In his interview with Jake Tapper of CNN, Donald Trump argued that Judge Gonzalo P. Curiel, the federal judge overseeing one of the pending lawsuits against Trump University, should recuse himself from the case because of his Mexican Heritage. During last Friday’s interview with Tapper, Trump opined, “Now, this judge is of Mexican heritage. I’m building a wall, OK? I’m building a wall. I am going to do very well with the Hispanics, the Mexicans.” Trump did not back away from these remarks and, in fact, went on to claim the following in a subsequent Wall Street Journal interview: “I’m building a wall. It’s an inherent conflict of interest.”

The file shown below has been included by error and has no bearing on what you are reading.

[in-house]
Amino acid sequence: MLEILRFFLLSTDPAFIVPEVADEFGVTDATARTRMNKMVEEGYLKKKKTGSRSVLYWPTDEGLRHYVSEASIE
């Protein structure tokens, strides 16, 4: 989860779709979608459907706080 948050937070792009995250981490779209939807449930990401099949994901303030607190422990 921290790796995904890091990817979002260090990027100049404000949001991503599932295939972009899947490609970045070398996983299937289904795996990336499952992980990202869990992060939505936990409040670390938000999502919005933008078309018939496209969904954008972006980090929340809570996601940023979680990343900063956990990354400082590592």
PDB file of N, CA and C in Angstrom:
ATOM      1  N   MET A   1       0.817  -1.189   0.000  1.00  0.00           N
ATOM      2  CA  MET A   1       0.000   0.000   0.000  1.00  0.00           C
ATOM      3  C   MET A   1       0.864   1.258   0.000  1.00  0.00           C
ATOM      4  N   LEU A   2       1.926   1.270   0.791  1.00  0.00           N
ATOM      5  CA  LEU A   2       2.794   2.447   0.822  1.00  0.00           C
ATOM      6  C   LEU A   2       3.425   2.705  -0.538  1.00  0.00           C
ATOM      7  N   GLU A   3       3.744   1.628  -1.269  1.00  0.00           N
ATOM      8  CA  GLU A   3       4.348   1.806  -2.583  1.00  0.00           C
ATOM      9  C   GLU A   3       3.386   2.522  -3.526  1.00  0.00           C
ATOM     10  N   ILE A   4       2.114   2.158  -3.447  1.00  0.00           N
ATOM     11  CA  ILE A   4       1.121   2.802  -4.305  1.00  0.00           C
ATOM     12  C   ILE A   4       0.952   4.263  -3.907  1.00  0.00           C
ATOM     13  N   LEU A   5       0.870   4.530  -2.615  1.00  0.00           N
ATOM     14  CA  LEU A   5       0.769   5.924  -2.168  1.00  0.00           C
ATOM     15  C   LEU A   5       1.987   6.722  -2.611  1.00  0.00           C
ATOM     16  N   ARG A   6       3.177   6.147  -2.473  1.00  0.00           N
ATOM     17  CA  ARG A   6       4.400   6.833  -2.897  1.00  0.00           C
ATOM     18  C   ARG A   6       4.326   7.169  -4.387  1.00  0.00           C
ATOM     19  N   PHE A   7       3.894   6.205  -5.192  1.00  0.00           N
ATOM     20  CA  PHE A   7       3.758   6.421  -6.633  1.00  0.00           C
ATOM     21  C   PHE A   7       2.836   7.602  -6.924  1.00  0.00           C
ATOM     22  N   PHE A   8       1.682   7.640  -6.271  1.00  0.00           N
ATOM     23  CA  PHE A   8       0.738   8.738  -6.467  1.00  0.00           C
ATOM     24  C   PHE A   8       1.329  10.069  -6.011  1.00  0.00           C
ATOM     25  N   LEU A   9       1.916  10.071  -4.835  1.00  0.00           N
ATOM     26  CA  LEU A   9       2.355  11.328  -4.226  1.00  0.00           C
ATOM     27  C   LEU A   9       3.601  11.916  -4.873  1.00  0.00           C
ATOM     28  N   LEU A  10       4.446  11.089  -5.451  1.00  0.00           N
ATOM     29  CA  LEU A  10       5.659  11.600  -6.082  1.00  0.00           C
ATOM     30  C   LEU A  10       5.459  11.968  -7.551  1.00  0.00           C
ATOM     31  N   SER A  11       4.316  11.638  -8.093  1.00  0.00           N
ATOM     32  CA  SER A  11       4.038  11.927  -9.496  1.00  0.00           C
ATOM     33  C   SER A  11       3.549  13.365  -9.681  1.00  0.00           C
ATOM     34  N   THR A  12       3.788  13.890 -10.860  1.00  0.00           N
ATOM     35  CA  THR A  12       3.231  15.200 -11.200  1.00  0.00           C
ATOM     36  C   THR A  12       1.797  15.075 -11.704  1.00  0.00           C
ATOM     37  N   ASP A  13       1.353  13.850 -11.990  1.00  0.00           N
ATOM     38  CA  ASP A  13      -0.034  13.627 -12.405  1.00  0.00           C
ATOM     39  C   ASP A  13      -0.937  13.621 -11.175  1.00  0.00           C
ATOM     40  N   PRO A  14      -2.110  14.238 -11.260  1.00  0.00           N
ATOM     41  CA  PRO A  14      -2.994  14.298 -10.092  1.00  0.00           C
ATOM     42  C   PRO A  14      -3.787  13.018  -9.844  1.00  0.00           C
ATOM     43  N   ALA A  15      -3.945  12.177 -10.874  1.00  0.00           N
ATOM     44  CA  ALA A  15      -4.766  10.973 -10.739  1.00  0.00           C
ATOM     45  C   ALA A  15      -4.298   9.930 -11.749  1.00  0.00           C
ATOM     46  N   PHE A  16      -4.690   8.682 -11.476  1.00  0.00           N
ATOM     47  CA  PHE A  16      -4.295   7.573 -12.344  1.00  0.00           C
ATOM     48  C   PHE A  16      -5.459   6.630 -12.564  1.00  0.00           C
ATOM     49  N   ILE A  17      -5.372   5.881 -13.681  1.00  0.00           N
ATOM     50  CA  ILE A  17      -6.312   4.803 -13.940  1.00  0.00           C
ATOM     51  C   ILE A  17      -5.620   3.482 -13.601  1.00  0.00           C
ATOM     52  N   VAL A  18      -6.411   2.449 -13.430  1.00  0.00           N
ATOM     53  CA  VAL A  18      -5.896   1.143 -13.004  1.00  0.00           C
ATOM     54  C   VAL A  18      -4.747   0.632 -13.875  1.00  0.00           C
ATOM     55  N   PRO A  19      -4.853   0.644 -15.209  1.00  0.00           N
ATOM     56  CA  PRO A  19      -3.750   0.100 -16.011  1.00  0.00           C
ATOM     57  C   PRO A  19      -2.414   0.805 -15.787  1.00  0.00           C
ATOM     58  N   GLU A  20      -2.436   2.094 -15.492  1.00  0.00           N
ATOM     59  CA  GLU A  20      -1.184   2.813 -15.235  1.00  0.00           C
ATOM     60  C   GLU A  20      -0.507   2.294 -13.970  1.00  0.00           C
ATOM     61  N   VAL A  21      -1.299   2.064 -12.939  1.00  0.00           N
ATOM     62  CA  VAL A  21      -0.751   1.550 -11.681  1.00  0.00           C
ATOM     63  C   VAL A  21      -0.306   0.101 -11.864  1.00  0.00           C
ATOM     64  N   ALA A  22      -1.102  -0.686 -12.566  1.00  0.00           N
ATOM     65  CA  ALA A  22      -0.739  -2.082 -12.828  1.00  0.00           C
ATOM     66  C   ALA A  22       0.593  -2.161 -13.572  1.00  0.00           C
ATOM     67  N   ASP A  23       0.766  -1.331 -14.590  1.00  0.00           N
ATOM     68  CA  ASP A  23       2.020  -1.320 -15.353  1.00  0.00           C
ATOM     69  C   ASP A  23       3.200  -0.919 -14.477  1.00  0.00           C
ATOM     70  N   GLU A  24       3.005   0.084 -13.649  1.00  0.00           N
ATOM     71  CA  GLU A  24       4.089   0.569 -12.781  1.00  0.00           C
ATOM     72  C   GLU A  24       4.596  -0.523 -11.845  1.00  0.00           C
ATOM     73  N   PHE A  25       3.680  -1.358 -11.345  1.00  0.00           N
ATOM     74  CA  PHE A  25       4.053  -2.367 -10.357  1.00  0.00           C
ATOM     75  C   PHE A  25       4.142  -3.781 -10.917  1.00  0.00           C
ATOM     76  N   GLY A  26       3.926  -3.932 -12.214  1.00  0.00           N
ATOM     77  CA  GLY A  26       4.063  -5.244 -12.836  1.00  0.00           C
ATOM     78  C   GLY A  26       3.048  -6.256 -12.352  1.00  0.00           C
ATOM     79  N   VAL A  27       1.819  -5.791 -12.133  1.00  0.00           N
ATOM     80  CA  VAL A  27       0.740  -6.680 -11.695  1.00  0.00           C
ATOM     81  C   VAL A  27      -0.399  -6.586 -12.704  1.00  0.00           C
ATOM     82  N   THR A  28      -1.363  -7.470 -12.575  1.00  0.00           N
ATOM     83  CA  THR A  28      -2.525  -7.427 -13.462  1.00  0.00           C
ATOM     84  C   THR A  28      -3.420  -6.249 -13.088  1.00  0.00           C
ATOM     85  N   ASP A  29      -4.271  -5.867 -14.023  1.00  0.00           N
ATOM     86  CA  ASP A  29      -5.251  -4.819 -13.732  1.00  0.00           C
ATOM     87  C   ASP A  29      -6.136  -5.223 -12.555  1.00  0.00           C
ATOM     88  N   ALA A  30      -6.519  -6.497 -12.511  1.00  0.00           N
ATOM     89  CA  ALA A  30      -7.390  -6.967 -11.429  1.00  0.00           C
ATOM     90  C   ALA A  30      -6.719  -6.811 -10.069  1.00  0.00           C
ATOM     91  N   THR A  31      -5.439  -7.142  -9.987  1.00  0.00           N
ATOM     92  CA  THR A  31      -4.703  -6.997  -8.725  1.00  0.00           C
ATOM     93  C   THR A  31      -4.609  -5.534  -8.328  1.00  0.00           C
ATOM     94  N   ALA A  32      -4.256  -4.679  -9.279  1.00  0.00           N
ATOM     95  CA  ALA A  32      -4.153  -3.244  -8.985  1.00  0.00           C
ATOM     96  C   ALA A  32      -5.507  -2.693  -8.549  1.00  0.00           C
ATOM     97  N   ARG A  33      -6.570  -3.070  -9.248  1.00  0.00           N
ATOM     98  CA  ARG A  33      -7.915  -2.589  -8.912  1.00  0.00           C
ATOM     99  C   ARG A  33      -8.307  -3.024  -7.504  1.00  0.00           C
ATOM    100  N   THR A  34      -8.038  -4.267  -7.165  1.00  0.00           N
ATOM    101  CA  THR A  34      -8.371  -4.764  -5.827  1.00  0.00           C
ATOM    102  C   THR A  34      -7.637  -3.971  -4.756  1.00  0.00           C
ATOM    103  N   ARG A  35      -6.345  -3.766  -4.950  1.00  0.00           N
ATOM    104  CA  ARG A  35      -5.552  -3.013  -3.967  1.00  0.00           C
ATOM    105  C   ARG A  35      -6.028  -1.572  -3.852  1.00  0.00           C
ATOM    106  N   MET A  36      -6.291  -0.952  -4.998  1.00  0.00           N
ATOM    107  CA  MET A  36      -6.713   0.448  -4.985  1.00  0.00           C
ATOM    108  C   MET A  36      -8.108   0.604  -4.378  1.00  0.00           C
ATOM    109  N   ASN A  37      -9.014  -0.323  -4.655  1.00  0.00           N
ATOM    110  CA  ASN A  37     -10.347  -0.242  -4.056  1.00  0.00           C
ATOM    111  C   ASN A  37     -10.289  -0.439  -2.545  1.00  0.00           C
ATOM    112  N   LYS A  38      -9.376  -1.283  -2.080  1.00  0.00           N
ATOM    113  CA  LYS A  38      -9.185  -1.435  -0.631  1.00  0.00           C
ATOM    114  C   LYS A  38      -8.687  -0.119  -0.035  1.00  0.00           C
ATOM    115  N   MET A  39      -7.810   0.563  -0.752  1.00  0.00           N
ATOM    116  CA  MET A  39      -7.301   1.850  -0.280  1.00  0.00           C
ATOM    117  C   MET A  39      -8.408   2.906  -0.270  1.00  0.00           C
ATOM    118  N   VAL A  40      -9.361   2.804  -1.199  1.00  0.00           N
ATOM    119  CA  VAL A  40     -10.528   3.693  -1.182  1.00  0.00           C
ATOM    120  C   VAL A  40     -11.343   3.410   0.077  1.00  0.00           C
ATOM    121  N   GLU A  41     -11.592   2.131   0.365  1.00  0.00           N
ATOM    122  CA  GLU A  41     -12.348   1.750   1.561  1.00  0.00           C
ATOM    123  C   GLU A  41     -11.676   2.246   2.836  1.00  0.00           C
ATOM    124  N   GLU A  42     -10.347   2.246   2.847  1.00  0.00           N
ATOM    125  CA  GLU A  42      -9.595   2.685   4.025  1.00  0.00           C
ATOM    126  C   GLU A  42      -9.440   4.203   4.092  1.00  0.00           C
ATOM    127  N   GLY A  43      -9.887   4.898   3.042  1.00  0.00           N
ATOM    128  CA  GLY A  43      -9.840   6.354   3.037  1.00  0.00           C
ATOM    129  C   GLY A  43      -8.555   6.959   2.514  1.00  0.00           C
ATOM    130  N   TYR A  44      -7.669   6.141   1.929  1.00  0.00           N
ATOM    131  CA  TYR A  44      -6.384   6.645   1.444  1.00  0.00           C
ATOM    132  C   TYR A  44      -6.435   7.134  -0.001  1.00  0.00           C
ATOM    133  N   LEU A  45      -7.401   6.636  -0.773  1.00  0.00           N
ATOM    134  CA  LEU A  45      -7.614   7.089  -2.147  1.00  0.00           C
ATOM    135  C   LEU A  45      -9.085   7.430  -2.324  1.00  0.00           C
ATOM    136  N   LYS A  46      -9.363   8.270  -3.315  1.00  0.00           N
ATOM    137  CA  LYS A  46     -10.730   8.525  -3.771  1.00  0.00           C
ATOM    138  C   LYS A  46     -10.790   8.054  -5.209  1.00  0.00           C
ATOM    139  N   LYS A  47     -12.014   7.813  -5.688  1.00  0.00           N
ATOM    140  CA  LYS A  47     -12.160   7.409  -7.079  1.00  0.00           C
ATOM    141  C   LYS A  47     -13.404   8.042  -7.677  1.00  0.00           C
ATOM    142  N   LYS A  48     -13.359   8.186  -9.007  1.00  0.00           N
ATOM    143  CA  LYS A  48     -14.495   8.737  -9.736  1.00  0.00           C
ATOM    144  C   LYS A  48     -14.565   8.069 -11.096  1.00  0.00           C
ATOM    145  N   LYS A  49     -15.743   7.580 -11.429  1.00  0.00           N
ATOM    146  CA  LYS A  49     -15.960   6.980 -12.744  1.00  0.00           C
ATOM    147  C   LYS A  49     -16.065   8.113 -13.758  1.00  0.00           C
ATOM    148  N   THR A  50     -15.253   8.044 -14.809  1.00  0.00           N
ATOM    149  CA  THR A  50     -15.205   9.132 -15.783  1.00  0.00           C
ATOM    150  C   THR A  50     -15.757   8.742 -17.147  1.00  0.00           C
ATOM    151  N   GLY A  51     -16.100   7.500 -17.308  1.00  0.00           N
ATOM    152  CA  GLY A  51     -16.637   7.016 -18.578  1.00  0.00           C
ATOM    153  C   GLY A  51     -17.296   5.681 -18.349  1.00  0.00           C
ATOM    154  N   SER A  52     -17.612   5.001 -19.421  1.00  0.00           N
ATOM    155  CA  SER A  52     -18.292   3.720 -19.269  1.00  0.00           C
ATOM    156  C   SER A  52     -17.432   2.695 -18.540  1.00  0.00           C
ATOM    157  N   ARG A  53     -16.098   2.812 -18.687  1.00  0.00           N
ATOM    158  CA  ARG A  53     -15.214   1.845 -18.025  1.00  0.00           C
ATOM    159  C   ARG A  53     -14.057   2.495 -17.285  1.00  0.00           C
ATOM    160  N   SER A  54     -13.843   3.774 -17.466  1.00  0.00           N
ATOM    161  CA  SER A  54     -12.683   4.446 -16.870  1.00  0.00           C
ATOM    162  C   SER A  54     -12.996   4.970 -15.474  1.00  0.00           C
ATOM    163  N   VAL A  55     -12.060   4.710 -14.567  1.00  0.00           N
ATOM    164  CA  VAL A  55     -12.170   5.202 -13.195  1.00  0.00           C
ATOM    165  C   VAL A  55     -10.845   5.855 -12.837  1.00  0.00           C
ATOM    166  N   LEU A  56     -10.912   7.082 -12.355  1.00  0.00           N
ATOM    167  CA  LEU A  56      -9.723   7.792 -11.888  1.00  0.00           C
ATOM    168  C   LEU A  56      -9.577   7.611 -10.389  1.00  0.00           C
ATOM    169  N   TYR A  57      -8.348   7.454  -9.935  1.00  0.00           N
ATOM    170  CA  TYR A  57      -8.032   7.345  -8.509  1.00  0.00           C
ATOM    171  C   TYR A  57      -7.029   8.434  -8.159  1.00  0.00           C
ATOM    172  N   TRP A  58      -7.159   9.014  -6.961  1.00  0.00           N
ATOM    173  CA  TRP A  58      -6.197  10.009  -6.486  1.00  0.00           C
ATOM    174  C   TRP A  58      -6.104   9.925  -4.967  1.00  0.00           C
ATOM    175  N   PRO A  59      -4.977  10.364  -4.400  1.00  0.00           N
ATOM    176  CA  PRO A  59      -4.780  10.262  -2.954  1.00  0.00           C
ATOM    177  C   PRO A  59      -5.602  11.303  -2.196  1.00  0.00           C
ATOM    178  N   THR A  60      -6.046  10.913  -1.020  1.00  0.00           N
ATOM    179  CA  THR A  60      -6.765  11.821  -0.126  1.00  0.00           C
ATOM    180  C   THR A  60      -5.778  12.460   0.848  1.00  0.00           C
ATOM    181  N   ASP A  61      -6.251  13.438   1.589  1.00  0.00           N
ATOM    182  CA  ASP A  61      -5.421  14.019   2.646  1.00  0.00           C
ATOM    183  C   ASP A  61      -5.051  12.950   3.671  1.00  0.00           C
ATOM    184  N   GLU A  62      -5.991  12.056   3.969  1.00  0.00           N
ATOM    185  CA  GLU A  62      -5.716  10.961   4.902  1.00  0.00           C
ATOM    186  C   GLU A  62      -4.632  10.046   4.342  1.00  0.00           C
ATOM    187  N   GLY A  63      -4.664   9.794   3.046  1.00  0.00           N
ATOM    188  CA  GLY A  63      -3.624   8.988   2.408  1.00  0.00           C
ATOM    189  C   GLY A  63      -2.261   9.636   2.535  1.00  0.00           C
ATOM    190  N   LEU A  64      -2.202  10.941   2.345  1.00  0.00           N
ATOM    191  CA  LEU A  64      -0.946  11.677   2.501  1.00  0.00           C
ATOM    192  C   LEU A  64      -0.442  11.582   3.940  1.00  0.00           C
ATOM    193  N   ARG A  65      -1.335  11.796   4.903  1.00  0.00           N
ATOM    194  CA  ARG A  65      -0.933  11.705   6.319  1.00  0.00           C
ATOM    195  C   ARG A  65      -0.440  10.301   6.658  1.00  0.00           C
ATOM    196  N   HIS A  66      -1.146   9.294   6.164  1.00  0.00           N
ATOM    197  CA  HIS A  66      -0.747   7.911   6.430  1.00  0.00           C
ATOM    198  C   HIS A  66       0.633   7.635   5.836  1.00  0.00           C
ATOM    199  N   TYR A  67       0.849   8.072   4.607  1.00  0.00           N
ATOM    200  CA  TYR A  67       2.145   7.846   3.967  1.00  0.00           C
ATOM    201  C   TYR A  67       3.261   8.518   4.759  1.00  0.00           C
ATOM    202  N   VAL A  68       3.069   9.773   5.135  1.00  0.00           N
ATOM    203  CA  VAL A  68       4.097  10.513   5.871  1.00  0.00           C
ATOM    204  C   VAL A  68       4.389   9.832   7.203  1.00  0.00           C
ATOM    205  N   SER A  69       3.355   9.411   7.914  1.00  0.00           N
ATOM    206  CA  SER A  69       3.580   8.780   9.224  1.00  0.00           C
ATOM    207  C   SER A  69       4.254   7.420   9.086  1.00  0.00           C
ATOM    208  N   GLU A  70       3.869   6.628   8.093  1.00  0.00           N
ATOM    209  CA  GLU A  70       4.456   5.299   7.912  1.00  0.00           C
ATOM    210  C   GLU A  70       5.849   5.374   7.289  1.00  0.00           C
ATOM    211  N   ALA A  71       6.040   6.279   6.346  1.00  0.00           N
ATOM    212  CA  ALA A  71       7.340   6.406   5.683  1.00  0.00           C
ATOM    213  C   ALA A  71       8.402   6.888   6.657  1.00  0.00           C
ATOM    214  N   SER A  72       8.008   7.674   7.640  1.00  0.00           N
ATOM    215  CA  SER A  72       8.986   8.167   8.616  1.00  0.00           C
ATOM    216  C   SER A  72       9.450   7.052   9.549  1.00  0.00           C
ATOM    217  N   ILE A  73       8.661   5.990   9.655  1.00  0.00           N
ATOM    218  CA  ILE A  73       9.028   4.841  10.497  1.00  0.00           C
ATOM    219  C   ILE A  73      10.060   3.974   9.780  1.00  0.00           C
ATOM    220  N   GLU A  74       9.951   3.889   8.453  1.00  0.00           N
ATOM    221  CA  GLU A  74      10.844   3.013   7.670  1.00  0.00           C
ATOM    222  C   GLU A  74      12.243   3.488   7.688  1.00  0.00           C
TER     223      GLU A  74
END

Although Democrats and Republicans alike have denounced Trump’s comments, little attention has been paid to the contradiction that lies at the core of Trump’s assertion. Trump cannot claim—at least without baldly contradicting himself—that he “is going to do very well with the Hispanics, the Mexicans” and that a federal judge—or presumably any judge—has an “inherent bias” against him because of his/her Mexican ancestry. This central contradiction at worst reveals to us that Donald Trump singles out for unequal treatment certain racial or ethnic groups—the very definition of racism—or at best that he has a theory of judicial recusal that is unworkable and indefensible, ultimately undermining the rule of law. Let me explain.